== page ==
• the nation’s first significant anti-gun violence legislation in decades

• billions of dollars in forgiven student debt and investments in HBCUs

• a $35 per month cap on insulin

Johnson also highlighted the administration’s infrastructure investments and Transportation Secretary Pete Buttigieg’s help in arranging for the planned removal of a highway that had “cut Black Savannah in half.” Johnson likened the highway and its racially discriminatory impact to the policies America experienced under Donald Trump, whom he accused of having both a racist record and an agenda that would “take a wrecking ball” to Biden’s many accomplishments.

Colvin, who was first elected in 2017, explained how he had worked with both the Trump and Biden administrations and had seen marked difference in the two. With the Trump people, Colvin said, “everything was political” rather than a function of need and merit.

Like his colleagues, Colvin also worried that progress in numerous areas — from support for small businesses and HBCUs to environmental initiatives like the transition to electric vehicles and efforts to combat PFAS pollution — would be derailed if Trump somehow returned to the White House. And like the others, he also predicted that Black people and other minority communities would suffer disproportionately in a second Trump term.

For his part, White echoed previous speakers on the impact that increased federal supports have had on small towns like his and also touted the benefits of the Affordable Care Act and North Carolina’s recent embrace of Medicaid expansion — both of which he said, would be in jeopardy in the event of a Trump win in November.

Day expressed confidence that, over the coming months, Biden’s emphasis on bringing people together will convince young people to reject Trump’s divisiveness.

Will facts overcome apathy?

If there was a central unanswered issue that hung over Saturday’s  event, it revolved around the enthusiasm/apathy question. The event came at a time in which Trump’s blunt — sometimes crude — appeals, combined with high-profile, if sporadic endorsements from a handful of African American public figures, appear to have made some inroads with Black voters.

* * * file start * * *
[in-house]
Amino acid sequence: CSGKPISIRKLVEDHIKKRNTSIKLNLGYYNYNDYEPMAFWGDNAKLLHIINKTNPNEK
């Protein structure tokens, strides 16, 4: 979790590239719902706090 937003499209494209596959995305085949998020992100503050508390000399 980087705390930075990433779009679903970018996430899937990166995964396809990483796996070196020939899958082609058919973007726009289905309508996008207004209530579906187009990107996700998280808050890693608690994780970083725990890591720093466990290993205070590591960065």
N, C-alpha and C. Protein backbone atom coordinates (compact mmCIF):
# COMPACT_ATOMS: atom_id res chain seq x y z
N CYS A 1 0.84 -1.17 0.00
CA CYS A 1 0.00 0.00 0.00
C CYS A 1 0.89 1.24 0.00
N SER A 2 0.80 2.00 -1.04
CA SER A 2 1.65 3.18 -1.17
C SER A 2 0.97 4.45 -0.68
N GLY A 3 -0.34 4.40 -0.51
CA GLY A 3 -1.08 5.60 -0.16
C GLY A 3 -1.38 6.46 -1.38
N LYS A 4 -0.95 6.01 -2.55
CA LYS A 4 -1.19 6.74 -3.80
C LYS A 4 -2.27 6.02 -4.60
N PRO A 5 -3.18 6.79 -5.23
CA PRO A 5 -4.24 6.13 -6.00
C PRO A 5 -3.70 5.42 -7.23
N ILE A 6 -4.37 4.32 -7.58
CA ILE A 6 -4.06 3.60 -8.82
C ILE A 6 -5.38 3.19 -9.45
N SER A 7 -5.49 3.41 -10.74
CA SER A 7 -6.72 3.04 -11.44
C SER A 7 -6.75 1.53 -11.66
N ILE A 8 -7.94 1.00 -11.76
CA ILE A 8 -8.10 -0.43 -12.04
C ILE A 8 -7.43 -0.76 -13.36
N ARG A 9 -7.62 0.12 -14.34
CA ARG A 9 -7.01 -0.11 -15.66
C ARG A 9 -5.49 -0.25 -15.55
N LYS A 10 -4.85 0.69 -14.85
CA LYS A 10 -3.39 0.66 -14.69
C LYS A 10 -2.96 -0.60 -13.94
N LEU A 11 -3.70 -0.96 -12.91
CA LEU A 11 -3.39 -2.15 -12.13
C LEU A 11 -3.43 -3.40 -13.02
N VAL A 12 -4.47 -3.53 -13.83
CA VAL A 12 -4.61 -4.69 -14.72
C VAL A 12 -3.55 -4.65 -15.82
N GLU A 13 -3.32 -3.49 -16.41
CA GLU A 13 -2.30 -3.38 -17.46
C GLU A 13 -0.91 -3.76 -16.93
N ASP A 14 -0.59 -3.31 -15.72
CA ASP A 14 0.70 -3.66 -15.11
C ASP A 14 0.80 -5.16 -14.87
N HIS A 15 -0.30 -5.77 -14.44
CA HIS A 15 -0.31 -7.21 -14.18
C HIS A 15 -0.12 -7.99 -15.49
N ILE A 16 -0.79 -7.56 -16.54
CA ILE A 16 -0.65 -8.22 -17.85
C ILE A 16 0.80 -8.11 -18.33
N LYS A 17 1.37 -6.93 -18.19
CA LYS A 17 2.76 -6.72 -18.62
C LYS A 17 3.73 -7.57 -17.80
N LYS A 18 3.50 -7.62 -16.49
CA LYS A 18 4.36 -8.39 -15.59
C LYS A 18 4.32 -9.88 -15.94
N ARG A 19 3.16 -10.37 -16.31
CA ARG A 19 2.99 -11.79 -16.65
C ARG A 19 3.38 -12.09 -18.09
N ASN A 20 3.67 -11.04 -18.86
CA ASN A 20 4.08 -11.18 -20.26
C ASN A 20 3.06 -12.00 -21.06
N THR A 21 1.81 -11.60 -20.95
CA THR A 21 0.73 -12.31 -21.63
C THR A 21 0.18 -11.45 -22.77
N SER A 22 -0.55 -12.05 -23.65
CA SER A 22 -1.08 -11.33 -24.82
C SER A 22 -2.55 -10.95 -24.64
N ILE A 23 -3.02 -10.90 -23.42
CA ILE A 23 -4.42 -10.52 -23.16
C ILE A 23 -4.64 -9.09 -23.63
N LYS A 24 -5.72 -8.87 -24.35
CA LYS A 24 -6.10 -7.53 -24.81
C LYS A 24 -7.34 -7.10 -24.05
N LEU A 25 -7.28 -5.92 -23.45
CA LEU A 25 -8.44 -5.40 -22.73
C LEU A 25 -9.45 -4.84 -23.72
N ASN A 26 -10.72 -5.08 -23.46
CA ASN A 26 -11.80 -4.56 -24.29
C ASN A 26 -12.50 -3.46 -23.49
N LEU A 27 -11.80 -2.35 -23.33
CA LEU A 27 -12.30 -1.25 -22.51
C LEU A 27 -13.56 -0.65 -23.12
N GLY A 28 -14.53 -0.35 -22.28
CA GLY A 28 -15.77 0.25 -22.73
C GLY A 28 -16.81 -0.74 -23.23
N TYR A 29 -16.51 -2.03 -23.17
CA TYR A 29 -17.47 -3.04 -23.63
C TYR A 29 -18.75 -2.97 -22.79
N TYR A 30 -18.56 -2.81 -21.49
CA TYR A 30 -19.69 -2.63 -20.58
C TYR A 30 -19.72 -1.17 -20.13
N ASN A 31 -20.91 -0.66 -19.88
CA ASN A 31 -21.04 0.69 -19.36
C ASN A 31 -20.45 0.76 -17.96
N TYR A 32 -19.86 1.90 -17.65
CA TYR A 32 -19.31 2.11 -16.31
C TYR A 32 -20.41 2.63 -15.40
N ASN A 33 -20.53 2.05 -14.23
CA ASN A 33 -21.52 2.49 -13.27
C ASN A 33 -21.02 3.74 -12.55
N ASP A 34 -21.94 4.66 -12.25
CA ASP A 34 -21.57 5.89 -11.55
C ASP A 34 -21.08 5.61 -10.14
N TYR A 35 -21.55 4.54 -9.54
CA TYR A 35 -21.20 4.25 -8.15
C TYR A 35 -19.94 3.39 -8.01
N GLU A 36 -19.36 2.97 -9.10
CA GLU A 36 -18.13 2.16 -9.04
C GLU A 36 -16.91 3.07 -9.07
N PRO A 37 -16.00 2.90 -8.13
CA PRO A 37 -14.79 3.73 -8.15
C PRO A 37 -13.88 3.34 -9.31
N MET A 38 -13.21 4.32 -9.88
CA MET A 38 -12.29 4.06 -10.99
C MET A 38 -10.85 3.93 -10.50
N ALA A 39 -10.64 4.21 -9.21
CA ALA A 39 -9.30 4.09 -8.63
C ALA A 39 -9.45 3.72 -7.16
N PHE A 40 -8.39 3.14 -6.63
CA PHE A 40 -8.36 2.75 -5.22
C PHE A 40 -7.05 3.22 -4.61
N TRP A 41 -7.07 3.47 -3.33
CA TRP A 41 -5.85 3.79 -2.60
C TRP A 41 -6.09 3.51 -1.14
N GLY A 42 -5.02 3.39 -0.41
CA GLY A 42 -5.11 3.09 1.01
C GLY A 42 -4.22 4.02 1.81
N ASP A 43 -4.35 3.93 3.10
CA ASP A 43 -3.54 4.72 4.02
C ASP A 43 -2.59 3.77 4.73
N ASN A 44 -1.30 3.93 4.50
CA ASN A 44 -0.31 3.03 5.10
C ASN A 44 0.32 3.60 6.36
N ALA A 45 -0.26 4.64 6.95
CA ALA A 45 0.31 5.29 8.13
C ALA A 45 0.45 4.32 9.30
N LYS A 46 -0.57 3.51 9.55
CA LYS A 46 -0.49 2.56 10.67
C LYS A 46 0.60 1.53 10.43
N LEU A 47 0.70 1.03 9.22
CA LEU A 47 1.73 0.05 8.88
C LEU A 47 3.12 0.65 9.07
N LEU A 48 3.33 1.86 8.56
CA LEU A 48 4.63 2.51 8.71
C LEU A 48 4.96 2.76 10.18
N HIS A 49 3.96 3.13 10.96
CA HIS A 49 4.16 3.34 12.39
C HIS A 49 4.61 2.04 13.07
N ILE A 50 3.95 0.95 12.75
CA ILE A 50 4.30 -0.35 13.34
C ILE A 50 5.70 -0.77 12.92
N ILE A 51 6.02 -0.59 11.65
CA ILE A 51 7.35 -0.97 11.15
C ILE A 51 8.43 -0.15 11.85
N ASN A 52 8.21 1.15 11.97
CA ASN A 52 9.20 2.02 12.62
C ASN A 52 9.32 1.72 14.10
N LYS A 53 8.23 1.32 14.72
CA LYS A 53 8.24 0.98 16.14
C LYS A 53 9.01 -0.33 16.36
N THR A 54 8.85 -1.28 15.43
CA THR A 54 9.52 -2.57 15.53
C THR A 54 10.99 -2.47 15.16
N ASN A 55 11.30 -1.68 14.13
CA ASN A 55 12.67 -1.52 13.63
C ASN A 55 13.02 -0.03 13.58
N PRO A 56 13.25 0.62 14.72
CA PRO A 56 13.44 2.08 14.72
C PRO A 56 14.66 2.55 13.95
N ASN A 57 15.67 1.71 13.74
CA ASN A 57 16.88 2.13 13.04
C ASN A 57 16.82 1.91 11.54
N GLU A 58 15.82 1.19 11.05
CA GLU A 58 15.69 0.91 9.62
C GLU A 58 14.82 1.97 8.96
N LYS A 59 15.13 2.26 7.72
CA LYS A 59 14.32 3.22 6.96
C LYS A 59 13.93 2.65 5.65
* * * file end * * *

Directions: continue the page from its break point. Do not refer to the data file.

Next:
Meanwhile, as with the Biden administration itself and its national campaign, the mayors’ presentation was largely about championing facts, figures and tangible differences the last three-and-a-half years have meant to the lives Black voters.

Largely absent from the event — save for when speakers briefly blasted Trump for the Jan. 6 insurrection, his “racist agenda,” and his pre-political career record (speakers highlighted Trump’s many race-related controversies as a landlord and his public condemnation of a group of innocent Black youths known as the Central Park Five”) — were the kinds of emotional appeals that might rouse average voters who often pay little attention to substantive policy issues.

In essence, it seemed, it was the mayors’ argument that the facts speak for themselves and will, if only they’re repeated enough, be sufficient to mobilize the turnout among the Black electorate that will be essential for Biden to do well in North Carolina. The next five months will be a study in whether such a hopeful and optimistic strategy can prevail in a time of national division and conflict.

This first appeared in NC Spin.